France, Kuwait, Tunisia Attacks Suggest Islamic State Influence

Even if the three attacks were not coordinated, they may all have been inspired by the Islamic State.

Police in Paris, France, September 17, 2011
Police in Paris, France, September 17, 2011 (Rog01)

Islamists staged attacks on three continents on Friday, underscoring the potentially global reach of the Islamic State militant group.

The biggest attack occurred in Kuwait where a suicide bomber blew himself up inside a Shia mosque in the capital city during Friday prayers, killing 27 people and injuring hundreds. The self-declared Islamic State claimed responsibility for the attack.

The group did not claim responsibility for a shooting in Tunisia where 37 tourists were killed in the resort town of Sousse when a gunman opened fire on the beach. The assailant was shot dead by police.

Nor did there appear to be a direct connection with what French authorities described as a terrorist attack in Lyon. A radicalized French national rammed his delivery van into a warehouse containing gas canisters there, triggering an explosion, after beheading his boss and leaving the body at the site of an American-owned gas factory.

The suspect was detained by French police.

“There is no other link other than to say that terrorism is our common enemy,” said President François Hollande who returned to Paris from European talks in Brussels.

In January, Islamist gunmen killed seventeen people at the satirical newspaper Charlie Hebdo and a Jewish supermarket in Paris.

Two months ago, Prime Minister Manuel Valls said five terrorist attacks had been thwarted in France since then.

Even if the three attacks were not coordinated, the news agency Reuters reports they may have been inspired by the Islamic State’s recent call to jihad (holy way) or the one-year anniversary of its declaration of an Islamic caliphate in Iraq and Syria on Monday.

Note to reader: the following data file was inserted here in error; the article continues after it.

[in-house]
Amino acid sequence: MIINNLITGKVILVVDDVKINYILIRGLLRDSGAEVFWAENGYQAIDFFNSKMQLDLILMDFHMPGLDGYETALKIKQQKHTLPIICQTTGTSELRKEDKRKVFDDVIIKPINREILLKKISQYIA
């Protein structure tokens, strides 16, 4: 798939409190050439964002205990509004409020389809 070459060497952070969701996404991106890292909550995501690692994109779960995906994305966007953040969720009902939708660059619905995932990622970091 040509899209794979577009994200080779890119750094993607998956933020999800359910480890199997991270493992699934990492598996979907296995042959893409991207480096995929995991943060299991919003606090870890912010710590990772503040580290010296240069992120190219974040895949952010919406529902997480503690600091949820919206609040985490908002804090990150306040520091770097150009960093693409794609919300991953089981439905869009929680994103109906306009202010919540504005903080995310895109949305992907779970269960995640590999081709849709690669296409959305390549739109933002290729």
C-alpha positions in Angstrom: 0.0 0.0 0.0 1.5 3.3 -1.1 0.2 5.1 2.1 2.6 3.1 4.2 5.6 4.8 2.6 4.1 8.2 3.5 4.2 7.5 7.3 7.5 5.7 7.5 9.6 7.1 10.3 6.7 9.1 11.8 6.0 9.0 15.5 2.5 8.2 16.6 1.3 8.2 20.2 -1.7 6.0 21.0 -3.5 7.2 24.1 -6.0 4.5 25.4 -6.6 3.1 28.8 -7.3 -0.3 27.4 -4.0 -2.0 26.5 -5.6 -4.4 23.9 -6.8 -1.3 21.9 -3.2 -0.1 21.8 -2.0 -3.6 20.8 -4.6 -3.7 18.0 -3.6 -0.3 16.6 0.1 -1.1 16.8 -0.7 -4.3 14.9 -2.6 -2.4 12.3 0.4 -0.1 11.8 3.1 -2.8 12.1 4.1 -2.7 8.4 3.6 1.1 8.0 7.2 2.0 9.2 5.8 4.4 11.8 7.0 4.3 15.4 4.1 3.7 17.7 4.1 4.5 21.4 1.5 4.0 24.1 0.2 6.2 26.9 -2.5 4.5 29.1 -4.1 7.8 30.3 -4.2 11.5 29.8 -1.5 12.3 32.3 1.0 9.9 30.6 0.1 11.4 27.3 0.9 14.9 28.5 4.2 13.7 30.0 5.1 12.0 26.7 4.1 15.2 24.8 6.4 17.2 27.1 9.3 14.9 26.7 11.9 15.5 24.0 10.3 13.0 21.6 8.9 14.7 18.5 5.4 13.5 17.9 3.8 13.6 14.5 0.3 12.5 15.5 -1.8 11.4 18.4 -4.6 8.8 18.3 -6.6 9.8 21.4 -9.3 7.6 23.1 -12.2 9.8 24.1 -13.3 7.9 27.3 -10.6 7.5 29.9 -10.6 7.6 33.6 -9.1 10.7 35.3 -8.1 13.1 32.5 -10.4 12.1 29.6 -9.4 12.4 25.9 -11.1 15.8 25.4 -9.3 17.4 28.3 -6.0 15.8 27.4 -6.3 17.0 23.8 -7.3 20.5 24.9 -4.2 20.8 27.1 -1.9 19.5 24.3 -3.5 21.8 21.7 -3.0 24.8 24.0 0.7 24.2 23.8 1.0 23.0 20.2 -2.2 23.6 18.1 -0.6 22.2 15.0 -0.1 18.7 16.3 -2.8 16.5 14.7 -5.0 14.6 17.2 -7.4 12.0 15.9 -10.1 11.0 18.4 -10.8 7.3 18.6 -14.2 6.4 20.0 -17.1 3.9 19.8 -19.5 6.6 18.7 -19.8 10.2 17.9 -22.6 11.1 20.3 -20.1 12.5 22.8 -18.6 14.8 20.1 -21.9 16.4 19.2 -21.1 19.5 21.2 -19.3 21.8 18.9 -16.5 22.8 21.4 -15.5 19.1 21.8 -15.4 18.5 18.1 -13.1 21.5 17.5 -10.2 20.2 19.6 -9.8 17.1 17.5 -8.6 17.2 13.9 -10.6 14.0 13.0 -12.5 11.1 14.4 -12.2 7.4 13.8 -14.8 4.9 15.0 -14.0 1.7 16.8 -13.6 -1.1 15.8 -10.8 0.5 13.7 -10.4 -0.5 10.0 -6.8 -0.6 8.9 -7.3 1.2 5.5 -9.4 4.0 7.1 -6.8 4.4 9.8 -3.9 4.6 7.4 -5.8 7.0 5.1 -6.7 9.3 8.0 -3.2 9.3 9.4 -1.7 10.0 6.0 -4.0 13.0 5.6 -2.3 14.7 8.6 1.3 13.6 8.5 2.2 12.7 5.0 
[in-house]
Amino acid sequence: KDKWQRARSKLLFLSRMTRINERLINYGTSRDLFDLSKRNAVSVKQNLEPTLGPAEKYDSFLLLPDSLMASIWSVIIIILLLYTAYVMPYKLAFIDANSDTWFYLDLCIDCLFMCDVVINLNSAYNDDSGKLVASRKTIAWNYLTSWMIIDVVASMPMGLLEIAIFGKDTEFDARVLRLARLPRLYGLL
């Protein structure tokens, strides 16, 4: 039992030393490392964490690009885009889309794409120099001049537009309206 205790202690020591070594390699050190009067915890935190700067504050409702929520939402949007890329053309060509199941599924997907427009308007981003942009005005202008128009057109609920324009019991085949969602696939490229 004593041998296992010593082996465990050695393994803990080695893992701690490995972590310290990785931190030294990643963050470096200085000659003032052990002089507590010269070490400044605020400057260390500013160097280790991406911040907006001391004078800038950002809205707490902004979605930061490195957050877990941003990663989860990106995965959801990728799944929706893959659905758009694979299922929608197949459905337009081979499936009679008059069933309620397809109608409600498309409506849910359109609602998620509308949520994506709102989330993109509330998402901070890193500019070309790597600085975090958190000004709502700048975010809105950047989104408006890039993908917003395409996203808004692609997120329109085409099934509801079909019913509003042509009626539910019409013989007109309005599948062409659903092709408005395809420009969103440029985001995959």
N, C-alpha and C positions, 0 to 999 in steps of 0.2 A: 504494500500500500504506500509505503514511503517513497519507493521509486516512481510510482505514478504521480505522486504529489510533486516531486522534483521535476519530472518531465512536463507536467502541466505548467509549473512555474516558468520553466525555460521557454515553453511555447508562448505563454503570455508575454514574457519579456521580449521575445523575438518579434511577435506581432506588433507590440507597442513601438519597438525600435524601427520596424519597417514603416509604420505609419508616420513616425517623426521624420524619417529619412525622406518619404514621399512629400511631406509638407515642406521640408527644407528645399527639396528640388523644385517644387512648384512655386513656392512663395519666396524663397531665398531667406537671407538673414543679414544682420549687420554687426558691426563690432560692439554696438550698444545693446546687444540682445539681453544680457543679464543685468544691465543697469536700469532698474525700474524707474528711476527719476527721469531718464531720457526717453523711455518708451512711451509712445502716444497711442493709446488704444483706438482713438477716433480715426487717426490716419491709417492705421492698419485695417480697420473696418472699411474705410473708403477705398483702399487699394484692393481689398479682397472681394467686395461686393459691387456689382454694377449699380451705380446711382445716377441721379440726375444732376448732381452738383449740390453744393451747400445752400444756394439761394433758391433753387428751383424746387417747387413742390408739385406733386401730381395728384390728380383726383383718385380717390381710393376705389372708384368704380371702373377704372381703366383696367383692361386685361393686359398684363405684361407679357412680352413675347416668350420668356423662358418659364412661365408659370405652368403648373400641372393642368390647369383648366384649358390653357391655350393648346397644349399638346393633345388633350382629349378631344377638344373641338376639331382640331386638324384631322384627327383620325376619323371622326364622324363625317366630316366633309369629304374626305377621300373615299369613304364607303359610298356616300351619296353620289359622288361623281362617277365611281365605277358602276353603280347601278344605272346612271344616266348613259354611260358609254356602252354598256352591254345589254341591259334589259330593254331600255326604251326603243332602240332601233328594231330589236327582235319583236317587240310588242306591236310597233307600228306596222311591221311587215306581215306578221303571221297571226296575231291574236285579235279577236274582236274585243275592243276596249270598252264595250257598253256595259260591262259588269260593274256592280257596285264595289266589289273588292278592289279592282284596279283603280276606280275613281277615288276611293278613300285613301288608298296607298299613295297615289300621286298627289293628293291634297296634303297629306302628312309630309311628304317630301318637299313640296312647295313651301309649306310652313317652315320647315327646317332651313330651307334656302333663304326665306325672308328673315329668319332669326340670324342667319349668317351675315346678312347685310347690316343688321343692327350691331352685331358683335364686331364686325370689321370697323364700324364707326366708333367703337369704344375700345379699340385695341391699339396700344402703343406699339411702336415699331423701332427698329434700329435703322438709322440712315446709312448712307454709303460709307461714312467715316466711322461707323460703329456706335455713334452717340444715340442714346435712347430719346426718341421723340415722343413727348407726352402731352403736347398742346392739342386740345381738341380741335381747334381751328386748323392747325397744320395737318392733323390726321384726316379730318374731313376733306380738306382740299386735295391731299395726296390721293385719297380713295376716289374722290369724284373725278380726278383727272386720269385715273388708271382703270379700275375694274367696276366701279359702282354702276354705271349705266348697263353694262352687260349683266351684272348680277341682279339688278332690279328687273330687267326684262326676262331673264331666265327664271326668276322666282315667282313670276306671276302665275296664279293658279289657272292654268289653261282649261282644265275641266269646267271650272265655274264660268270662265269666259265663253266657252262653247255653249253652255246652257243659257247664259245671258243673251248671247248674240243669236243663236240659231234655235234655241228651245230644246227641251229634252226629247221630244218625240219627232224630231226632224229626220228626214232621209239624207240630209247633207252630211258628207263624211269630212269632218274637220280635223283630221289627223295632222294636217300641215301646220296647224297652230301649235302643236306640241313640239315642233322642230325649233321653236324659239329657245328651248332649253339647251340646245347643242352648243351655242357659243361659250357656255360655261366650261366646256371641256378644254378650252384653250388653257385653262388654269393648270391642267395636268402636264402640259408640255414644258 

Unlike the terrorist organization Al Qaeda, Islamic State is not known to have an international organization. But its military successes against the Iraqi government have inspired would-be jihadists in the West. In the last year alone, lone radicalized Muslims have staged attacks in Copenhagen, Ottawa and Sydney.

Late last year, the Islamic State urged followers not to “wait for us to tell you what to do” and “kill infidels wherever you find them.”

The group rose to prominence when it conquered Mosul, Iraq’s second largest city, a year ago, triggering a bloody sectarian conflict that spans the eastern half of Syria and the northwest of Iraq. Among its objectives are to erase the border between Iraq and Syria, drawn a century ago by European imperialists, and unite the Sunni Muslims living roughly between the Euphrates and Tigris Rivers in one state.

Last month, it added the Iraqi city of Ramadi to its territory, the capital of the mostly Sunni Anbar Province.

Arab and Western allies launched airstrikes against the Islamic State in August of last year. France is among the countries that carries out attacks on a daily basis. European countries have also supplied the semi-independent Kurdistan Regional Government in the north of Iraq with combat equipment to fight the militants.